The Post is mirroring the front office
The Nov. 3 Sports article “Standoff erupts into an all-out war” detailed Trent Williams’s accusations of ongoing disrespect and callous indifference shown by Washington football management to his cancer.
Unfortunately, that article, including the accompanying photographs and headlines, used the term “Redskins” almost 20 times.
That is of a piece with the treatment received by Williams from Washington football management.
Dave Gribble, Haymarket, Va.
Where the church came from
The latest theory to explain the “primacy of Western culture” provides some potentially useful insights into mechanisms of cultural transmittal. But one thing it certainly does not do is answer the knotty “final cause” question. Maybe George Mason University economist Jonathan Schulz was correct that it was mere “coincidence” (i.e., chance) that cultural changes associated with Roman Catholicism happened in Western Europe. And, then again, maybe not. Maybe it was Jesus Christ who caused them to happen. Maybe it was the logos principle, Christian eschatology, the zeitgeist or simply God’s will. Social science research is notoriously incapable of answering the “final cause” question, except to invoke meaningless “coincidence” or “chance.” As University of Chicago behavioral science professor Thomas Talhelm correctly asked: “Where did the church come from? What caused the church?”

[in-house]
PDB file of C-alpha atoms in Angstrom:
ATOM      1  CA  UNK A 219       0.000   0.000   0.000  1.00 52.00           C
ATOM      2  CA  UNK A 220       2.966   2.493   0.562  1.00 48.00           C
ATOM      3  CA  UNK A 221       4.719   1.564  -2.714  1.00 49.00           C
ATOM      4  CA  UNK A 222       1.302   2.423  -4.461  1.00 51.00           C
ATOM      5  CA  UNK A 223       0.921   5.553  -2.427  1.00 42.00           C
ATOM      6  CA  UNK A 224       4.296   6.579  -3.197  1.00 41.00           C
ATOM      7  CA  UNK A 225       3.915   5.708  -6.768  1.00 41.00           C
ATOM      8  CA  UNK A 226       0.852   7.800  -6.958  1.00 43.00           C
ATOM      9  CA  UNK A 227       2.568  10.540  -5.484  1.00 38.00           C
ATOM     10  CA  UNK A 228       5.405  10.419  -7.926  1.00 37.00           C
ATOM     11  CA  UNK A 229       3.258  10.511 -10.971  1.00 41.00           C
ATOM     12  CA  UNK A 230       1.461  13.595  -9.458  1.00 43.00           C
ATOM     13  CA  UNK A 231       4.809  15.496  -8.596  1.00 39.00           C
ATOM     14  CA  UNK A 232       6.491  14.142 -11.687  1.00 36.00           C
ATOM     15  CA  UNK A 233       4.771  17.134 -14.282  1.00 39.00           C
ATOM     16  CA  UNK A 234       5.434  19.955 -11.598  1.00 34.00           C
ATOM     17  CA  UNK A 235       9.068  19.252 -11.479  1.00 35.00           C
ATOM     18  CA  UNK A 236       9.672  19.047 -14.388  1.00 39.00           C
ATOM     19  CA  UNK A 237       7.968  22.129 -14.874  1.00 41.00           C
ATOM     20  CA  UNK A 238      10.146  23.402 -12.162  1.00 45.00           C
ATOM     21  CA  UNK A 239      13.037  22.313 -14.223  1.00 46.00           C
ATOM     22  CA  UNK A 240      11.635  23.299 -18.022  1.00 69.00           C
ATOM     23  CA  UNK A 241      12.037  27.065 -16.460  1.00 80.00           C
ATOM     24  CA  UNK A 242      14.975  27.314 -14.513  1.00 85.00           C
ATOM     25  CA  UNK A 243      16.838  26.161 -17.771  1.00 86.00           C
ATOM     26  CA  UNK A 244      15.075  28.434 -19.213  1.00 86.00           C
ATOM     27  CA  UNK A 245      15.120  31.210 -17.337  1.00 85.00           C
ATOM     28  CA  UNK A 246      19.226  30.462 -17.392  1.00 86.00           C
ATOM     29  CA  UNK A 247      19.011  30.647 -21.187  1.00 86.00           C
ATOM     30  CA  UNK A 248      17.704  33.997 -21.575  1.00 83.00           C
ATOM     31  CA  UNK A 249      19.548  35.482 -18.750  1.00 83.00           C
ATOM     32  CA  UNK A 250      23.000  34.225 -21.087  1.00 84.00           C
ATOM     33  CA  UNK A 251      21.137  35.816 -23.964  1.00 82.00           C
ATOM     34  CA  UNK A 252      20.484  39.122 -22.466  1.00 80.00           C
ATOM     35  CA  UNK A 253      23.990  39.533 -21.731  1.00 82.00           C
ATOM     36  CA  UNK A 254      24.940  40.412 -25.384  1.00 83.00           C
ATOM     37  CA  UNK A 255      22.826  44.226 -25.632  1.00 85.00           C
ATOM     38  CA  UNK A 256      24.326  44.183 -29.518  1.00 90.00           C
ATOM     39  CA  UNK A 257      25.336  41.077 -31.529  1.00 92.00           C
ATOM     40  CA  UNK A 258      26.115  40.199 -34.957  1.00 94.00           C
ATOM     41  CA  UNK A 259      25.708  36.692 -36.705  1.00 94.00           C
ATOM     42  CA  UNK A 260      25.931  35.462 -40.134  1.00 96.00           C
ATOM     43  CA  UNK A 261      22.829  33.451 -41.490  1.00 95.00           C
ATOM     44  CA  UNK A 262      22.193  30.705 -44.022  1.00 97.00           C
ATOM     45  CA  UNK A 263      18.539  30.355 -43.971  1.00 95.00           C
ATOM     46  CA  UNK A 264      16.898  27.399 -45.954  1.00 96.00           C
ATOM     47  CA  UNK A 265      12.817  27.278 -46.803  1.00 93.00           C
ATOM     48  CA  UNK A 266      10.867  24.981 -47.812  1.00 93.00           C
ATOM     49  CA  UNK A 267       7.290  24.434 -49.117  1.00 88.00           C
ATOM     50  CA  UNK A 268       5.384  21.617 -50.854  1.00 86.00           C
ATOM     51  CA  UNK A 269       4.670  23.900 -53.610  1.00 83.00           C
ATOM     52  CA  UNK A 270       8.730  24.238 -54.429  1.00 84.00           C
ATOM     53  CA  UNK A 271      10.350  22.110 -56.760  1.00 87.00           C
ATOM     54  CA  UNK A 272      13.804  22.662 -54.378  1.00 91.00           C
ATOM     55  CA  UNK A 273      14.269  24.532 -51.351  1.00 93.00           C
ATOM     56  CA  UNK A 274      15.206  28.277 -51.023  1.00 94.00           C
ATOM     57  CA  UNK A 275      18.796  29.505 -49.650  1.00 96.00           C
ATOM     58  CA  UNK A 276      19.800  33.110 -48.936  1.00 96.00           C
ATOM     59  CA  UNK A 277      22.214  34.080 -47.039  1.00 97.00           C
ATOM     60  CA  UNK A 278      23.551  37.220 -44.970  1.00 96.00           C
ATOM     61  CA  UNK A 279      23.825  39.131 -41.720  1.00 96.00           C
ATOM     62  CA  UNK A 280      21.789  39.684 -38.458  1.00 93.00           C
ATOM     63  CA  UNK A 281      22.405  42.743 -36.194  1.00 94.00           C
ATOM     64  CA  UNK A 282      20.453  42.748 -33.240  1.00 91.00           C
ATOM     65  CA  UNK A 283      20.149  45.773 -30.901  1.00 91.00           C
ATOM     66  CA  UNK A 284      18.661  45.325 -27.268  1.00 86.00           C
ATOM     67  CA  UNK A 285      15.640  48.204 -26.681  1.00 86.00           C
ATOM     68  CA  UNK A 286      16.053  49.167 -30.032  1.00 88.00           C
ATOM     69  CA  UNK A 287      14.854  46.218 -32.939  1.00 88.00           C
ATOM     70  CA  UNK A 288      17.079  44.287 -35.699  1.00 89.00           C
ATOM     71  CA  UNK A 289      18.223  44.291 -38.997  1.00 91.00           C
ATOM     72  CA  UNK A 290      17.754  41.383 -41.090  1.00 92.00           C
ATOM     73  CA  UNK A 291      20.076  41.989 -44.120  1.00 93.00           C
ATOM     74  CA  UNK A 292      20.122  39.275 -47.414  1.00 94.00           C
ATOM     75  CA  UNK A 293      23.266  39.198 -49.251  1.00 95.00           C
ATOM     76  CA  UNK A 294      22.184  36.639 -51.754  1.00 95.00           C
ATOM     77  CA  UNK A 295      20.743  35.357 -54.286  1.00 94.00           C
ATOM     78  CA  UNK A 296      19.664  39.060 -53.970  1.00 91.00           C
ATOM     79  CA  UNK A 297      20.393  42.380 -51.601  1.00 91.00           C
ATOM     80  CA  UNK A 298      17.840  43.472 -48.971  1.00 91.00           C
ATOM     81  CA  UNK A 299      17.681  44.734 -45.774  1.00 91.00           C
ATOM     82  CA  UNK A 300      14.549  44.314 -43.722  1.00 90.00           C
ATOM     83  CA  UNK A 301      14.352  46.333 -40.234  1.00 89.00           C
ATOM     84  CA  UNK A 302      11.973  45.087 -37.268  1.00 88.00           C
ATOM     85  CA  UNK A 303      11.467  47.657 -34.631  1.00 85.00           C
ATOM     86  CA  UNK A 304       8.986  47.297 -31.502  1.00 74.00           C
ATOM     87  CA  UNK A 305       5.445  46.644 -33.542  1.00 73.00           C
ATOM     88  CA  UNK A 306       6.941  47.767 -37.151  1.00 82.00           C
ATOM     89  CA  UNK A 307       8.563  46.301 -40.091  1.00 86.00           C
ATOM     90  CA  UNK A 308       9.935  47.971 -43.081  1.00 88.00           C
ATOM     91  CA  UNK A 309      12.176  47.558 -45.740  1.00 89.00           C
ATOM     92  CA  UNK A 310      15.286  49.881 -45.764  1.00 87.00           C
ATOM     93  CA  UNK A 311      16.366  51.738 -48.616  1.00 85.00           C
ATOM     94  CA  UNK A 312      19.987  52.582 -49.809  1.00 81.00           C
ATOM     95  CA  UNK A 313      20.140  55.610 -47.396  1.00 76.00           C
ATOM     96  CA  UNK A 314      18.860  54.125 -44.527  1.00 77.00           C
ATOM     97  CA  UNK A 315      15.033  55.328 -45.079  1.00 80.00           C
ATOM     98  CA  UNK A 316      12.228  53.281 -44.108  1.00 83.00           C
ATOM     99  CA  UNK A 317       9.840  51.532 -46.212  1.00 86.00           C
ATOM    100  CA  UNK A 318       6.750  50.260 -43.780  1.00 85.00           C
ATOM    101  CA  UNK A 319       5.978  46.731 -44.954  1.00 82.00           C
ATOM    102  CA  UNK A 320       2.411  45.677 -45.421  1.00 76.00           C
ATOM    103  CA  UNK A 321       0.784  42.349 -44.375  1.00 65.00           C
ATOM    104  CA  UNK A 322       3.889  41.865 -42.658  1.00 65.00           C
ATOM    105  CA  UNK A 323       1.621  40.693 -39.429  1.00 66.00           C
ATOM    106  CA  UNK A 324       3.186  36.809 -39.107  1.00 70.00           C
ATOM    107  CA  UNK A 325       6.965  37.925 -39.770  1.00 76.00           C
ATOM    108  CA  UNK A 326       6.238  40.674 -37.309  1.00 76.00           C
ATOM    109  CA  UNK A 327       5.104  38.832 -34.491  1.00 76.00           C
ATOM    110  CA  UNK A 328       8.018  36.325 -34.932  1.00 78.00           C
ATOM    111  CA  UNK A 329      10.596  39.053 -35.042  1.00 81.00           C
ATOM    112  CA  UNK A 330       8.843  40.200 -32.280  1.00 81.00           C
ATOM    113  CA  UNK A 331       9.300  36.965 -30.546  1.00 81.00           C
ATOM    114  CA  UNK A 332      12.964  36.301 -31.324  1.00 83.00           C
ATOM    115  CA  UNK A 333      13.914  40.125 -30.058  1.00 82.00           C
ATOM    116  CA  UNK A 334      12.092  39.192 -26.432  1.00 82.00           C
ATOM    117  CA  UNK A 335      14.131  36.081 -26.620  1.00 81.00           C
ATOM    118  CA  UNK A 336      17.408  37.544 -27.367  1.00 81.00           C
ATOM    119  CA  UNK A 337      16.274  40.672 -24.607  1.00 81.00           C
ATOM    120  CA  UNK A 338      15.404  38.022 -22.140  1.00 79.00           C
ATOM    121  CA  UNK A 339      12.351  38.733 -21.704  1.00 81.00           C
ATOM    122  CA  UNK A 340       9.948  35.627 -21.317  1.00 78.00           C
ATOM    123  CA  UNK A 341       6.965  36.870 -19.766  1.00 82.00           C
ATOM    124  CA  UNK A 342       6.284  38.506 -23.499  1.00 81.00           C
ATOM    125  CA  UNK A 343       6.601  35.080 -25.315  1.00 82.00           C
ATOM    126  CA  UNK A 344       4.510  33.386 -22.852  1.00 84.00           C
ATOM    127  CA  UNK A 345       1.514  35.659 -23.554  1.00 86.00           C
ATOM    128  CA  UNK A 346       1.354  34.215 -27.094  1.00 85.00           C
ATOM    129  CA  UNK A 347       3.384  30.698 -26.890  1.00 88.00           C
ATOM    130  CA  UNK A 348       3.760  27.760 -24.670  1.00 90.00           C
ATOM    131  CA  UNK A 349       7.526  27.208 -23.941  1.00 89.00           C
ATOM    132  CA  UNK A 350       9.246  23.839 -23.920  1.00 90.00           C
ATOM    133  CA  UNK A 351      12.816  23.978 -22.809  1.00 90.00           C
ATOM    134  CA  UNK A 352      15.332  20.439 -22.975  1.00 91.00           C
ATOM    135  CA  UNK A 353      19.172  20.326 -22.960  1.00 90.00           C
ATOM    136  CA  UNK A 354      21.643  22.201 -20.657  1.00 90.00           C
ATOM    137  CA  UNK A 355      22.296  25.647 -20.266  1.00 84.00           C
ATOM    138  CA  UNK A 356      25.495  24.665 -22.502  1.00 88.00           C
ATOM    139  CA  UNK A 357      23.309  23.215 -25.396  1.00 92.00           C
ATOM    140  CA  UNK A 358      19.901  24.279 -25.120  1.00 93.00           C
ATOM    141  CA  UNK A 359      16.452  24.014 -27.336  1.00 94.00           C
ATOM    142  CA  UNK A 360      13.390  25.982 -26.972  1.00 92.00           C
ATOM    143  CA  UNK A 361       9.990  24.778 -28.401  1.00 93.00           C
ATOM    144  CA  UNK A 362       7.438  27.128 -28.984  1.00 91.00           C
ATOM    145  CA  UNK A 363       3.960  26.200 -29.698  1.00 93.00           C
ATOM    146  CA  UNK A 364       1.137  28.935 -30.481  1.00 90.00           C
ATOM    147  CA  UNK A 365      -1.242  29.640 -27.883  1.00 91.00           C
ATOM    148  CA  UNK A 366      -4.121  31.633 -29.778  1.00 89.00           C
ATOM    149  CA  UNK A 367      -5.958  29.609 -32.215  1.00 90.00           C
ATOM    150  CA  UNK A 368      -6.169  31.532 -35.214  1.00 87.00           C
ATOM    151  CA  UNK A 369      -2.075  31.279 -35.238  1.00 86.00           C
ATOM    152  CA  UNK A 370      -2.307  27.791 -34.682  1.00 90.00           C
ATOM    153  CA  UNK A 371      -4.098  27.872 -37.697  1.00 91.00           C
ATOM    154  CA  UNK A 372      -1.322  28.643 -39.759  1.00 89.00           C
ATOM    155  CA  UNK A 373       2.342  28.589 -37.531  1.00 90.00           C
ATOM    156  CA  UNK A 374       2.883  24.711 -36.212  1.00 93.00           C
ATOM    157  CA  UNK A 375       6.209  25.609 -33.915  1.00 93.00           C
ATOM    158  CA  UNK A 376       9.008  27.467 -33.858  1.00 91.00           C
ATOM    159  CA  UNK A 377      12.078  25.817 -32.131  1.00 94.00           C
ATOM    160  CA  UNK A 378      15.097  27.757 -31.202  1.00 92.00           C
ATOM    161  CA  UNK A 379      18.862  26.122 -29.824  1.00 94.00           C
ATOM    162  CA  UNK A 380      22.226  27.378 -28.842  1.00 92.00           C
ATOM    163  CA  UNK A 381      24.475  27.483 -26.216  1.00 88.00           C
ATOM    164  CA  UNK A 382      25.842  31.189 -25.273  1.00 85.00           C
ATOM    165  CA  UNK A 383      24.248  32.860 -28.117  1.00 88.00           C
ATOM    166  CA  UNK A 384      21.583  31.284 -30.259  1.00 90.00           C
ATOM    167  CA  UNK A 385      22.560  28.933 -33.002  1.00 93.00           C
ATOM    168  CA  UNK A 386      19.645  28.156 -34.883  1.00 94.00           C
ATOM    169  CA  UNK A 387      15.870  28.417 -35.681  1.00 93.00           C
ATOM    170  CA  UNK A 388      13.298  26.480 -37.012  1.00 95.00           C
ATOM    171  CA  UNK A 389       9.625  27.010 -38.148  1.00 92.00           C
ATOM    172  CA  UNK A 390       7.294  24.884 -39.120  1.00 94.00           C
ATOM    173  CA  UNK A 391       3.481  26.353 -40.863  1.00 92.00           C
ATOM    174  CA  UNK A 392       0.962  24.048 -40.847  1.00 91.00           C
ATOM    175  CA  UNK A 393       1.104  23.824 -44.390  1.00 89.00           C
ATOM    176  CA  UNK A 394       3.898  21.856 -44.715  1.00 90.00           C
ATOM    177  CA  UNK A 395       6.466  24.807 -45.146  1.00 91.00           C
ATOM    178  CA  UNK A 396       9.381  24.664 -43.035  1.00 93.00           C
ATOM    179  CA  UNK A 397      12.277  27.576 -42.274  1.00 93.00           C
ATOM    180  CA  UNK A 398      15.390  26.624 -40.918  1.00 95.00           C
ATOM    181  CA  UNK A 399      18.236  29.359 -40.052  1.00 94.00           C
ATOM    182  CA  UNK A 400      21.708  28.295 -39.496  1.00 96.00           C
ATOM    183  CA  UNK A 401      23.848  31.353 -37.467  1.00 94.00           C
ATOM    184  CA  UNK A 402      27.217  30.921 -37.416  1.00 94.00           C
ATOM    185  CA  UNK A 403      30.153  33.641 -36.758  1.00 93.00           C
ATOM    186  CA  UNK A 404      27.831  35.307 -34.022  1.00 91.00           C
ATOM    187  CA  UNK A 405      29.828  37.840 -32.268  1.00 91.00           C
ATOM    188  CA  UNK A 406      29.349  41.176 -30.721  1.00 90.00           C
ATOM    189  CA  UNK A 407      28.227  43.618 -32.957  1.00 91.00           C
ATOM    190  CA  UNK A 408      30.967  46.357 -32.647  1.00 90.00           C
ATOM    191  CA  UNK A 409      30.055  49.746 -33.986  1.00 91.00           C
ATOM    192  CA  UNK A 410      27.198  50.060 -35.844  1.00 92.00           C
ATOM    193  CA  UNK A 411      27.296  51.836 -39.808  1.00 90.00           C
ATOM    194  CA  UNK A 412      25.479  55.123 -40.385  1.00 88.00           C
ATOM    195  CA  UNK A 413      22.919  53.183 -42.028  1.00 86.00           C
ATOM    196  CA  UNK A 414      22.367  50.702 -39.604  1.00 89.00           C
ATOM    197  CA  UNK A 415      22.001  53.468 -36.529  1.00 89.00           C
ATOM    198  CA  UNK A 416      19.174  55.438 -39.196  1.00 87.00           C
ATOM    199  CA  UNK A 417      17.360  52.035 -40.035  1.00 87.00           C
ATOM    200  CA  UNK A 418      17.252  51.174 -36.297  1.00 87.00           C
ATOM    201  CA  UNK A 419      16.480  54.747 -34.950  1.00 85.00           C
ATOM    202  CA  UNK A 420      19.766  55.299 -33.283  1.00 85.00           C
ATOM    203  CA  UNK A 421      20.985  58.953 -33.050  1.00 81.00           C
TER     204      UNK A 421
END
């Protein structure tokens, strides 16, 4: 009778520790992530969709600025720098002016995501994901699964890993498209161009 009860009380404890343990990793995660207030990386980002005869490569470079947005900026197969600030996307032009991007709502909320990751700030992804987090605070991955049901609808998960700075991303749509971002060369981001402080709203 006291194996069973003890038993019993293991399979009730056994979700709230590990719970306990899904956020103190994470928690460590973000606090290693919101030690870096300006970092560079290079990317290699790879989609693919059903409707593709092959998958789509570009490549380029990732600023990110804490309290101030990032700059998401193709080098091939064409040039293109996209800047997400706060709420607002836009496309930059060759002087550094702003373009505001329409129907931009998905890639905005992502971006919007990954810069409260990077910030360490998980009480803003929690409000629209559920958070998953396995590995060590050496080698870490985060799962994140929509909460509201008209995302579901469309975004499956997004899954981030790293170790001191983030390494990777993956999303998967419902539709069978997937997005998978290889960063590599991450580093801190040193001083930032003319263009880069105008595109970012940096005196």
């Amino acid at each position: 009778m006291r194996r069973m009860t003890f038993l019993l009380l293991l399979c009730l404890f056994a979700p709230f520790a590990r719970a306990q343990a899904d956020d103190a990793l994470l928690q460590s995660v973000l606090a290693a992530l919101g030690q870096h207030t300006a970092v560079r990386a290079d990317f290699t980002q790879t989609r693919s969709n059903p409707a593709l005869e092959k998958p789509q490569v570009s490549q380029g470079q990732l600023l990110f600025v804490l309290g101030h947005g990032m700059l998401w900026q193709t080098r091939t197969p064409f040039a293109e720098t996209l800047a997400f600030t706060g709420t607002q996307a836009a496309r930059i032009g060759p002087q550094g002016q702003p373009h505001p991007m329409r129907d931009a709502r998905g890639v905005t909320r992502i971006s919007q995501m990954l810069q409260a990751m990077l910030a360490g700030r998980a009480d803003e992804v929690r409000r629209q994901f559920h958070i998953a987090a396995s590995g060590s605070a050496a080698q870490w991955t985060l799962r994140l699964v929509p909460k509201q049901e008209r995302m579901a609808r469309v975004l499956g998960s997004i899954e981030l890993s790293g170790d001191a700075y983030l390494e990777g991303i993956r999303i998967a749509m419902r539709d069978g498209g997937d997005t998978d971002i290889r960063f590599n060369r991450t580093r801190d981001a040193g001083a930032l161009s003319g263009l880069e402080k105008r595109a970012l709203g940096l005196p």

Not to be confused with an Animorph map
The Nov. 7 election maps “How Virginia voted” displayed more red (Republican) than blue (Democratic) area. On the basis of that spatial geography, a casual reader might not appreciate the point of the accompanying articles that Virginia is now a blue state. Perhaps it would have made more sense to show the results on an anamorphic map based on the human geography of the commonwealth? After all, people vote; acres do not.
Michael Nardolilli, Arlington
While the intent of the Cub Scout in the photograph accompanying the Nov. 7 National Digest was admirable, his execution of the task was not. As a Scout, he should have learned that the American flag does not touch the ground. If it does, the flag is to be properly disposed of, in a respectful manner. I cringed when I saw that photo.